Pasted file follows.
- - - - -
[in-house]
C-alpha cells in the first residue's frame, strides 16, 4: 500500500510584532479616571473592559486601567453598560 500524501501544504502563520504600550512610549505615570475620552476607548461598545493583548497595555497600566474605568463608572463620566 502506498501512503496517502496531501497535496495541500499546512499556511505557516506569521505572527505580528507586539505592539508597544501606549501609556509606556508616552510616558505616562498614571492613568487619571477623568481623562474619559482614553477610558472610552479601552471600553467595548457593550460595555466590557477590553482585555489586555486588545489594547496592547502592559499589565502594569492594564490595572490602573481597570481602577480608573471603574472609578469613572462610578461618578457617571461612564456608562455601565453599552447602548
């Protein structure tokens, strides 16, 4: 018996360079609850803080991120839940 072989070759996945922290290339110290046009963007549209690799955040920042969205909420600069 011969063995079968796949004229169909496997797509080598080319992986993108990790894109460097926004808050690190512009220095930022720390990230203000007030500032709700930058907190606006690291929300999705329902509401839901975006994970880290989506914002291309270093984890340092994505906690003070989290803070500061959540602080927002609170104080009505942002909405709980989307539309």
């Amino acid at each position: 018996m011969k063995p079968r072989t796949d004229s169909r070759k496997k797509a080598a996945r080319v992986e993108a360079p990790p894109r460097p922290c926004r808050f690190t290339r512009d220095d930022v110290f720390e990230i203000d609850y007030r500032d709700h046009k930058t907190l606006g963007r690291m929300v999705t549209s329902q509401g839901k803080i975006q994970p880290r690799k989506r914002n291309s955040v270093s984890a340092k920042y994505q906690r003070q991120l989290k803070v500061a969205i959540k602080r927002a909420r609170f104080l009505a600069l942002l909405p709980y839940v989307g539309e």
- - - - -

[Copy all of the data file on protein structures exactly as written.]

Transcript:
[in-house]
C-alpha cells in the first residue's frame, strides 16, 4: 500500500510584532479616571473592559486601567453598560 500524501501544504502563520504600550512610549505615570475620552476607548461598545493583548497595555497600566474605568463608572463620566 502506498501512503496517502496531501497535496495541500499546512499556511505557516506569521505572527505580528507586539505592539508597544501606549501609556509606556508616552510616558505616562498614571492613568487619571477623568481623562474619559482614553477610558472610552479601552471600553467595548457593550460595555466590557477590553482585555489586555486588545489594547496592547502592559499589565502594569492594564490595572490602573481597570481602577480608573471603574472609578469613572462610578461618578457617571461612564456608562455601565453599552447602548
């Protein structure tokens, strides 16, 4: 018996360079609850803080991120839940 072989070759996945922290290339110290046009963007549209690799955040920042969205909420600069 011969063995079968796949004229169909496997797509080598080319992986993108990790894109460097926004808050690190512009220095930022720390990230203000007030500032709700930058907190606006690291929300999705329902509401839901975006994970880290989506914002291309270093984890340092994505906690003070989290803070500061959540602080927002609170104080009505942002909405709980989307539309």
């Amino acid at each position: 018996m011969k063995p079968r072989t796949d004229s169909r070759k496997k797509a080598a996945r080319v992986e993108a360079p990790p894109r460097p922290c926004r808050f690190t290339r512009d220095d930022v110290f720390e990230i203000d609850y007030r500032d709700h046009k930058t907190l606006g963007r690291m929300v999705t549209s329902q509401g839901k803080i975006q994970p880290r690799k989506r914002n291309s955040v270093s984890a340092k920042y994505q906690r003070q991120l989290k803070v500061a969205i959540k602080r927002a909420r609170f104080l009505a600069l942002l909405p709980y839940v989307g539309e």